G The Kiwi version of Sale of the Century is perhaps best remembered for Steve Parr's opening slide to the podium, and for launching the TV career of Jude Dobson. "New Zealand's biggest bargain sale" dangled the possibility of new cars, overseas travel, or, in the case of this 1993 clip, a hand-knotted rug. This episode marked the end of show's first local incarnation, after 1000-plus episodes on air.

      • Tuesday 1 Jun

      G On Mastermind, contestants faced two minute rounds on general knowledge and an array of mind-boggling specialist subjects, all in a quest to claim the show's coveted chair. Hosted by Peter Sinclair, this clip from the 1990 final sees quiz show maestro Hamish McDouall (now Whanganui mayor) in the hot seat - his specialist topic? The life and works of David Bowie.

      • Tuesday 1 Jun

      G The New Zealand edition of US gameshow Wheel of Fortune ran between 1990 and 1996, and was briefly revived again in 2008. In that time, hosts included Phillip Leishman, Simon Barnett and, later, Jason Gunn. This clip, taken from a 1992 celebrity episode, features perhaps our most infamous TV blooper - the moment David Tua requested the letter O, "for Awesome".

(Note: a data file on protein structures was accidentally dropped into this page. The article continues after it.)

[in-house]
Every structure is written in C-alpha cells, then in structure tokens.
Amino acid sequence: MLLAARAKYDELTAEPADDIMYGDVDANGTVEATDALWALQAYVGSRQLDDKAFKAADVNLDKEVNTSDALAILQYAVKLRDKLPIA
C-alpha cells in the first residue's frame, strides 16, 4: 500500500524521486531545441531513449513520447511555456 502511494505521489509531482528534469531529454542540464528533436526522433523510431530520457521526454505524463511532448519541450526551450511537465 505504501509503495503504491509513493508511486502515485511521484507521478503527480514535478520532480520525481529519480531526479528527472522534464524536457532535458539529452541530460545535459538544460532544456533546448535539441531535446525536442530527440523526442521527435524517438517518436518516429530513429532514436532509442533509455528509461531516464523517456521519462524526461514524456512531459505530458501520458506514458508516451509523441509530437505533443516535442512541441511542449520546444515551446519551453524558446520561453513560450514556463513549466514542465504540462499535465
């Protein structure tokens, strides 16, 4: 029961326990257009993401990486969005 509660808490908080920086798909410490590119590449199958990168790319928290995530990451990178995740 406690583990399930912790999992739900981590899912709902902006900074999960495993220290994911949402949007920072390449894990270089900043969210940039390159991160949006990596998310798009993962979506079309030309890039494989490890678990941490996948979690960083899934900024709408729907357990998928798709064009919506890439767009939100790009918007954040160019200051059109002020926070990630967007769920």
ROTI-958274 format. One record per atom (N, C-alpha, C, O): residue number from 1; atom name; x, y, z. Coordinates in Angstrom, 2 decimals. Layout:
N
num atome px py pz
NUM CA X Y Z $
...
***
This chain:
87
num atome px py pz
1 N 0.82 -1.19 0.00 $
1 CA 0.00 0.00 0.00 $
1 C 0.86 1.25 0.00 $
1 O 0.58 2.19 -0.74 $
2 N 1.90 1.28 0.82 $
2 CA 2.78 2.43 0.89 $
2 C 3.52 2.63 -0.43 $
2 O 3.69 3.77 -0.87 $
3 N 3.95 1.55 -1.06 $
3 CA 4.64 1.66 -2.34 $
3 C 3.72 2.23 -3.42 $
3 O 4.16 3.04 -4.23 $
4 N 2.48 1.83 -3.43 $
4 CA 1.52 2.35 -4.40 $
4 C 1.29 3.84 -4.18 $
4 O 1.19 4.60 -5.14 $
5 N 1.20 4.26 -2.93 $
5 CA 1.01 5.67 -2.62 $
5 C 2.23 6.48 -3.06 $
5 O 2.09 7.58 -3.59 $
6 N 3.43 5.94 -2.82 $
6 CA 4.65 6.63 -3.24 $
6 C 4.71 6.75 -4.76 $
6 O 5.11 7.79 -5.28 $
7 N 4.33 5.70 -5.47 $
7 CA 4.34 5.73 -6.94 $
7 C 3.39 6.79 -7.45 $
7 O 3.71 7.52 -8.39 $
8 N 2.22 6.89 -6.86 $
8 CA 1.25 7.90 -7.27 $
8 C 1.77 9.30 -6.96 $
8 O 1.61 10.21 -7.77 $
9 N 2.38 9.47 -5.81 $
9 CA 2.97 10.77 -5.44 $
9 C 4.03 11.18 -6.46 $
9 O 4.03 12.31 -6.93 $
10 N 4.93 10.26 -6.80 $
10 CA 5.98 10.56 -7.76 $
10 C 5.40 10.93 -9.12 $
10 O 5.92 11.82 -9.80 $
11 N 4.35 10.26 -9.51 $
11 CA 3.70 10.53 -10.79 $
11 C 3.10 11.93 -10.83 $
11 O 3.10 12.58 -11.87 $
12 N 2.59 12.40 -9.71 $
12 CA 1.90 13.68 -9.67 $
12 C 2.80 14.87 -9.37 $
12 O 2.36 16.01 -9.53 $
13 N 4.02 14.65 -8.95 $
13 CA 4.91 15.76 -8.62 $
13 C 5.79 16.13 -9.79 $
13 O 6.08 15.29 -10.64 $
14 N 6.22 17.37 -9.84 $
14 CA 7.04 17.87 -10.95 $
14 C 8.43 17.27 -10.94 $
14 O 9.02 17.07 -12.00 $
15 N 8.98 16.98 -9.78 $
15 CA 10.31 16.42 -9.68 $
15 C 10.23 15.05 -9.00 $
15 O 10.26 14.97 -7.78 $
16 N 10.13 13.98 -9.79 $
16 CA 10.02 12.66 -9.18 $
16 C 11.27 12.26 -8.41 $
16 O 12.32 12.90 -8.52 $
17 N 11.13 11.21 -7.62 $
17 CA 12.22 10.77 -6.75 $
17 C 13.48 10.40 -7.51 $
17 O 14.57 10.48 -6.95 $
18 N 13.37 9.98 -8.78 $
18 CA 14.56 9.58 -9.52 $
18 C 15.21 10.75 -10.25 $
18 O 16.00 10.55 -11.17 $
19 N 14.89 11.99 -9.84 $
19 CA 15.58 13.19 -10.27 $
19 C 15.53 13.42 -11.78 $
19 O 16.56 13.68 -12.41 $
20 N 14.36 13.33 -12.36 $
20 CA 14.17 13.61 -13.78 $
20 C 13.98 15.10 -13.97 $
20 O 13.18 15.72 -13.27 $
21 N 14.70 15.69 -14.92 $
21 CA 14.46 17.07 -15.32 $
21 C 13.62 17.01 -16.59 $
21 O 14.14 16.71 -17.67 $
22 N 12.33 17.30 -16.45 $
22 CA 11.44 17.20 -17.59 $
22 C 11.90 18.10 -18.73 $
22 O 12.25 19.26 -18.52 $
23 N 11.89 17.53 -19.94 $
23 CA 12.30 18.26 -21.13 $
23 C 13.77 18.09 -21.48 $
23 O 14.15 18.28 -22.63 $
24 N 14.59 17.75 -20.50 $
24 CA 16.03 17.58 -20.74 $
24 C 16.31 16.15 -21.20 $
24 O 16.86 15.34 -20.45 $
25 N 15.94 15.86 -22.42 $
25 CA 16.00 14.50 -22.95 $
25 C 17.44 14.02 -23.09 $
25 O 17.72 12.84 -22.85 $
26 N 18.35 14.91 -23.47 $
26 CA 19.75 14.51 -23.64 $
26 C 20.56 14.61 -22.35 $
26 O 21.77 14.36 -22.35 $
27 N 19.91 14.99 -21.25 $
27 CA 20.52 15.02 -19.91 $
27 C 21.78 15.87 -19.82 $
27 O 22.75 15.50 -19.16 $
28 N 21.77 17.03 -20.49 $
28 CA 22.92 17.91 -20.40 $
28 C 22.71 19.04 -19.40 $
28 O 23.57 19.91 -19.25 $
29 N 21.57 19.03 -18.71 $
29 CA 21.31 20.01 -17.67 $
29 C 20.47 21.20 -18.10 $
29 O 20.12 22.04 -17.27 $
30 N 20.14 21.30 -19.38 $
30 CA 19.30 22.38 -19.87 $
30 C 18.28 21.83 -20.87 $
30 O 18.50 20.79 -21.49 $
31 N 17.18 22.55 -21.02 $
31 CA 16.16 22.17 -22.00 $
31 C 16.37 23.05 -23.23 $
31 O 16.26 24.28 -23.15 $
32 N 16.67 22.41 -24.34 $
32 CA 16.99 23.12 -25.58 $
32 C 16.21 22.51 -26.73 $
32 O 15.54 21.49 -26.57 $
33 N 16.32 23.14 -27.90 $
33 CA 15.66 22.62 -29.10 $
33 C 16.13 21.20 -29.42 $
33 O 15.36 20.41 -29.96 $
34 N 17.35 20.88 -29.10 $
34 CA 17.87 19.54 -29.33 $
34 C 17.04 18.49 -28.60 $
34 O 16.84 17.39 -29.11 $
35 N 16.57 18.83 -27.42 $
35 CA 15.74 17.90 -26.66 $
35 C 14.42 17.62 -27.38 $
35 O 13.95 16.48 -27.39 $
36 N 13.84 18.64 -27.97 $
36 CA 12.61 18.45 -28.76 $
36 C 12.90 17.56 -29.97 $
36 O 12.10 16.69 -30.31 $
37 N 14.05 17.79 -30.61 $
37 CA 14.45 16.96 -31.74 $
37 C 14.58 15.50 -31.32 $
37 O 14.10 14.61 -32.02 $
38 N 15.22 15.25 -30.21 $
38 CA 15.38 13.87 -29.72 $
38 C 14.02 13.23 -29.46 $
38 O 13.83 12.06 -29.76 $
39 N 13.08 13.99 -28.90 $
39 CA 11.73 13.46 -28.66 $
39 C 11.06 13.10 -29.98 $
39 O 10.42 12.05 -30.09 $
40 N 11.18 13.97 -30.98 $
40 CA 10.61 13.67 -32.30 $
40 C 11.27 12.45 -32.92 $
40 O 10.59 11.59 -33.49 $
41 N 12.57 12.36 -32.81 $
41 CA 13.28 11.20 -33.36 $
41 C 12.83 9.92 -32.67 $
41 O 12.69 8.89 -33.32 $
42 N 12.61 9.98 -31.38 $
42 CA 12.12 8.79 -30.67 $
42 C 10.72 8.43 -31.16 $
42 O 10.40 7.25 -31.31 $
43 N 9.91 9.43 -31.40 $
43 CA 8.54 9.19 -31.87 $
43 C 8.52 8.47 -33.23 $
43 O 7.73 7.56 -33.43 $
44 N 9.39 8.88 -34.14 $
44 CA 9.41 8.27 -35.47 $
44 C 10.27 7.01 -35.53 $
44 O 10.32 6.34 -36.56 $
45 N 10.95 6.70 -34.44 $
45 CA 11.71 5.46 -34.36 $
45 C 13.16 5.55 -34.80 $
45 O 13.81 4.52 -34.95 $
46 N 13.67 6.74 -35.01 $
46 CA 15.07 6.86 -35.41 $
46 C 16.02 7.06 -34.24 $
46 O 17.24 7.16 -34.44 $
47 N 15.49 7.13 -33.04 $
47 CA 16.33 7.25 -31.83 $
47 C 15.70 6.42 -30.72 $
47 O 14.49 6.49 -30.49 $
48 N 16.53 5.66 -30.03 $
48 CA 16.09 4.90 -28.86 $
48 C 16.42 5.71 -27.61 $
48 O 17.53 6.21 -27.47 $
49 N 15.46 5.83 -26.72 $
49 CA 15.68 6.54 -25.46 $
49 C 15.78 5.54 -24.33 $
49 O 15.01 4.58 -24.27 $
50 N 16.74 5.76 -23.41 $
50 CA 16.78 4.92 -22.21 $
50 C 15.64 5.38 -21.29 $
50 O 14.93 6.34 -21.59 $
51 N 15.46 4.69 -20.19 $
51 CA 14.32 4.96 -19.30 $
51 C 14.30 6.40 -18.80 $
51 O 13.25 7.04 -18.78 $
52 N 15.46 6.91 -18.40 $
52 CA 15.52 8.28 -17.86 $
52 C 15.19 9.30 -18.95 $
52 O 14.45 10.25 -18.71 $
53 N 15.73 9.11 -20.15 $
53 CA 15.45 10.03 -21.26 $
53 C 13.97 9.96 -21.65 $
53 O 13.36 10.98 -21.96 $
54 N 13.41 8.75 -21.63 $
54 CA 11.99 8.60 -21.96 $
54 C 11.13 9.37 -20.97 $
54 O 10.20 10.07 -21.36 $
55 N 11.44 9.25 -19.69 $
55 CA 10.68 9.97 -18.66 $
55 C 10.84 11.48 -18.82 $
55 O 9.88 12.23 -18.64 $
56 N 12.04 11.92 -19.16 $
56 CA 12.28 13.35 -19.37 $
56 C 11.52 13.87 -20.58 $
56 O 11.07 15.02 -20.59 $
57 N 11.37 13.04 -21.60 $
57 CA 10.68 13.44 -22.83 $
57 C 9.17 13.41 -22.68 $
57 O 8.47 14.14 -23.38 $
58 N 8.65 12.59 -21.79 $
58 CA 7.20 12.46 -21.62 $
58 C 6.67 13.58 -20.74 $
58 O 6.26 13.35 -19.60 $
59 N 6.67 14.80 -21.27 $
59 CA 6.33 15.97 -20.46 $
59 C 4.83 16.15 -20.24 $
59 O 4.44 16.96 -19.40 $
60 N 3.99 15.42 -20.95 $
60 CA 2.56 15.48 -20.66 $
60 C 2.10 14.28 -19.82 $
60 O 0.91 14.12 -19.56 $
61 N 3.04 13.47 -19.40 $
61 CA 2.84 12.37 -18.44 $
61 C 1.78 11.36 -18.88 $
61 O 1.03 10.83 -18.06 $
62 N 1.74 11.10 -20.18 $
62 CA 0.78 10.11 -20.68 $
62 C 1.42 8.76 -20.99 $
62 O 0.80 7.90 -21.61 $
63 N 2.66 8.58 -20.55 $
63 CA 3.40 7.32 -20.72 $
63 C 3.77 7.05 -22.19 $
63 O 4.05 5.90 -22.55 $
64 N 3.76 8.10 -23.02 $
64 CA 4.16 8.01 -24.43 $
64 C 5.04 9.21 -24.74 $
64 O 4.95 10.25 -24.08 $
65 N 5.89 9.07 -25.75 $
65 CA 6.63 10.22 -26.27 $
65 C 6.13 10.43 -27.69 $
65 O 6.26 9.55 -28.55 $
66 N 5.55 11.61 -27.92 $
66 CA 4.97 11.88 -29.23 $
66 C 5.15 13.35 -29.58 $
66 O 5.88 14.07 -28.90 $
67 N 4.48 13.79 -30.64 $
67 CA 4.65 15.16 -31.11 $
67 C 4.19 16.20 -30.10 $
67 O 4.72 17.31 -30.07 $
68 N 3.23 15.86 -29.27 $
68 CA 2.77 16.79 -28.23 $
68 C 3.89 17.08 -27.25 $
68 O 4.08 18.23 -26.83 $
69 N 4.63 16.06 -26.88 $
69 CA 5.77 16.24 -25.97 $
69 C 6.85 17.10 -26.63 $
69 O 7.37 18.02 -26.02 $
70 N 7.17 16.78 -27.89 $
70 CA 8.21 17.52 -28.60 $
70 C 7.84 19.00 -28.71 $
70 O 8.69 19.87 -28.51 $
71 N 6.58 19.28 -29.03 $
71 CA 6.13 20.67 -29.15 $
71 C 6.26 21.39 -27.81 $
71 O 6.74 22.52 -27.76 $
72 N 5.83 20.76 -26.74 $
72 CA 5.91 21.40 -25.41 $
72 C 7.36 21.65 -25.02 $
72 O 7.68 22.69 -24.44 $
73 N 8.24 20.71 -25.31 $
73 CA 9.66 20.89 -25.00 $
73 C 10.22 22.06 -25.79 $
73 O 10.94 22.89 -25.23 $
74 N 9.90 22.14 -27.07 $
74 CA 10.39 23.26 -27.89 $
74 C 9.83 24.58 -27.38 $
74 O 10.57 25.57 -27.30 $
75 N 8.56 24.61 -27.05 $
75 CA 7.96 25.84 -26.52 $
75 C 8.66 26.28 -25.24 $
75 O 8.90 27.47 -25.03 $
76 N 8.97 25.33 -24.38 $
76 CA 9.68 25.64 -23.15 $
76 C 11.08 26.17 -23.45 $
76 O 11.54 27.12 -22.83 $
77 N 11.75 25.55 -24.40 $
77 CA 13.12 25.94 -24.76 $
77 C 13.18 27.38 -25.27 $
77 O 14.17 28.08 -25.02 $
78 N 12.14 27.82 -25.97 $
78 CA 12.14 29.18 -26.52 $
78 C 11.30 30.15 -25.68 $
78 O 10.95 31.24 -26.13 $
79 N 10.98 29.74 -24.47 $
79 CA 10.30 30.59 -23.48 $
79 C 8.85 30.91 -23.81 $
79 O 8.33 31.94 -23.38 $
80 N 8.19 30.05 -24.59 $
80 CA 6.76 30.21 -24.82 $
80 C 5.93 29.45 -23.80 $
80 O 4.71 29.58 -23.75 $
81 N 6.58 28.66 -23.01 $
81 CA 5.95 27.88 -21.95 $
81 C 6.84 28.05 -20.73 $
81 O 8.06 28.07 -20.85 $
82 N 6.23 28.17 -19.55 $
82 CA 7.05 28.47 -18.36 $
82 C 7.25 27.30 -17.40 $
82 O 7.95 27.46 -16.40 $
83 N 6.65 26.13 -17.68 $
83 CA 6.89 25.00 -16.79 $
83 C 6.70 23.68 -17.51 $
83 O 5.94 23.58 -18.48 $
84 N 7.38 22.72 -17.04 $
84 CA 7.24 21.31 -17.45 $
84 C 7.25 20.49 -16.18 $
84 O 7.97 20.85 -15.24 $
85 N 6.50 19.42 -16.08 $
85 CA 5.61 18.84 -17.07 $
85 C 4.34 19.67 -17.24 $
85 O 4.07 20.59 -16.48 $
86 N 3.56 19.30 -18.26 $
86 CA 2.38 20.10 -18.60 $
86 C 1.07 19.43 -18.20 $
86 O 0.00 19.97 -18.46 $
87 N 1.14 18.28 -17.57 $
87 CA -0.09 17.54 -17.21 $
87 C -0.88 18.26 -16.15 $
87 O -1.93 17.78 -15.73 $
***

• Tuesday 1 Jun

      G Younger sibling to It's Academic, The W Three Show was a quiz show for intermediate school students that took its name from the first letter of the questions asked: What, Which, Who, Where or When. Also hosted by Lockwood Smith, this footage from the 1980 national final features some awkward pauses, as young minds grapple with (amongst other things) the distance between earth and the sun, and the location of the Sea of Tranquility.

      • Tuesday 1 Jun

      G Hosted by future politician Lockwood Smith, It's Academic was a 1980s general knowledge quiz show for high school students. In this clip, teams from Onslow, Wellington and Newlands colleges compete in a 1983 regional final, answering Smith's frenzied questions on everything from British naval history to how to spell 'winceyette'.